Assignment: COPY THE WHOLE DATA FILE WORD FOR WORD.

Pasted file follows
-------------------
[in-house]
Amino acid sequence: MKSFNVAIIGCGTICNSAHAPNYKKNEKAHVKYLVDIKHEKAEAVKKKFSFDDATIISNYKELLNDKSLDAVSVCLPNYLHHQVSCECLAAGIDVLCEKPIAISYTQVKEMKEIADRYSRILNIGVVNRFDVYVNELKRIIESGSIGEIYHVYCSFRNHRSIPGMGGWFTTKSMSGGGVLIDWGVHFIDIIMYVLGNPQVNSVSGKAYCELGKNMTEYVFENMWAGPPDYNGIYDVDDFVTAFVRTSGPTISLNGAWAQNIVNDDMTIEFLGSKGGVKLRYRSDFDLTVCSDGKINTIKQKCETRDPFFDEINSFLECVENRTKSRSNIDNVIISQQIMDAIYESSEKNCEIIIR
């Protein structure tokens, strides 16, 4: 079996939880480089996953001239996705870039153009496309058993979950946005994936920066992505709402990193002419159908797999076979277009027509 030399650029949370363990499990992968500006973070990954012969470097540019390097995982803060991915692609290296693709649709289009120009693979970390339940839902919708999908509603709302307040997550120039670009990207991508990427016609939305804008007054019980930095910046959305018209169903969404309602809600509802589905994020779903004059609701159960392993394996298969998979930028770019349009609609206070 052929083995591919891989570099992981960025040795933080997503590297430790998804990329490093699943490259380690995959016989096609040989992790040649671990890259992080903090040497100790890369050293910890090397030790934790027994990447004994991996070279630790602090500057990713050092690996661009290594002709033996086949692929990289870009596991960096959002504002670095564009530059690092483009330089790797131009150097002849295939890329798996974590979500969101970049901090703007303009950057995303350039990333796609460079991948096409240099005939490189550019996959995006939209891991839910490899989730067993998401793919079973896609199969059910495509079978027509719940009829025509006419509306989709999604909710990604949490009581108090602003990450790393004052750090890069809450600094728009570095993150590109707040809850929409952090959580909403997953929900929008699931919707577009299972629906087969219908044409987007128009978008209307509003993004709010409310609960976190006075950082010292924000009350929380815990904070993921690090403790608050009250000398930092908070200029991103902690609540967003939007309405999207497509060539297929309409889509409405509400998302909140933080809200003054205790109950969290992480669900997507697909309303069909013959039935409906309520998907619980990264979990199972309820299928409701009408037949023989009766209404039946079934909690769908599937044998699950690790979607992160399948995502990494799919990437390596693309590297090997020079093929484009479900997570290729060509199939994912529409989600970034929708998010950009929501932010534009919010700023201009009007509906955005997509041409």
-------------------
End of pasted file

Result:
[in-house]
Amino acid sequence: MKSFNVAIIGCGTICNSAHAPNYKKNEKAHVKYLVDIKHEKAEAVKKKFSFDDATIISNYKELLNDKSLDAVSVCLPNYLHHQVSCECLAAGIDVLCEKPIAISYTQVKEMKEIADRYSRILNIGVVNRFDVYVNELKRIIESGSIGEIYHVYCSFRNHRSIPGMGGWFTTKSMSGGGVLIDWGVHFIDIIMYVLGNPQVNSVSGKAYCELGKNMTEYVFENMWAGPPDYNGIYDVDDFVTAFVRTSGPTISLNGAWAQNIVNDDMTIEFLGSKGGVKLRYRSDFDLTVCSDGKINTIKQKCETRDPFFDEINSFLECVENRTKSRSNIDNVIISQQIMDAIYESSEKNCEIIIR
């Protein structure tokens, strides 16, 4: 079996939880480089996953001239996705870039153009496309058993979950946005994936920066992505709402990193002419159908797999076979277009027509 030399650029949370363990499990992968500006973070990954012969470097540019390097995982803060991915692609290296693709649709289009120009693979970390339940839902919708999908509603709302307040997550120039670009990207991508990427016609939305804008007054019980930095910046959305018209169903969404309602809600509802589905994020779903004059609701159960392993394996298969998979930028770019349009609609206070 052929083995591919891989570099992981960025040795933080997503590297430790998804990329490093699943490259380690995959016989096609040989992790040649671990890259992080903090040497100790890369050293910890090397030790934790027994990447004994991996070279630790602090500057990713050092690996661009290594002709033996086949692929990289870009596991960096959002504002670095564009530059690092483009330089790797131009150097002849295939890329798996974590979500969101970049901090703007303009950057995303350039990333796609460079991948096409240099005939490189550019996959995006939209891991839910490899989730067993998401793919079973896609199969059910495509079978027509719940009829025509006419509306989709999604909710990604949490009581108090602003990450790393004052750090890069809450600094728009570095993150590109707040809850929409952090959580909403997953929900929008699931919707577009299972629906087969219908044409987007128009978008209307509003993004709010409310609960976190006075950082010292924000009350929380815990904070993921690090403790608050009250000398930092908070200029991103902690609540967003939007309405999207497509060539297929309409889509409405509400998302909140933080809200003054205790109950969290992480669900997507697909309303069909013959039935409906309520998907619980990264979990199972309820299928409701009408037949023989009766209404039946079934909690769908599937044998699950690790979607992160399948995502990494799919990437390596693309590297090997020079093929484009479900997570290729060509199939994912529409989600970034929708998010950009929501932010534009919010700023201009009007509906955005997509041409």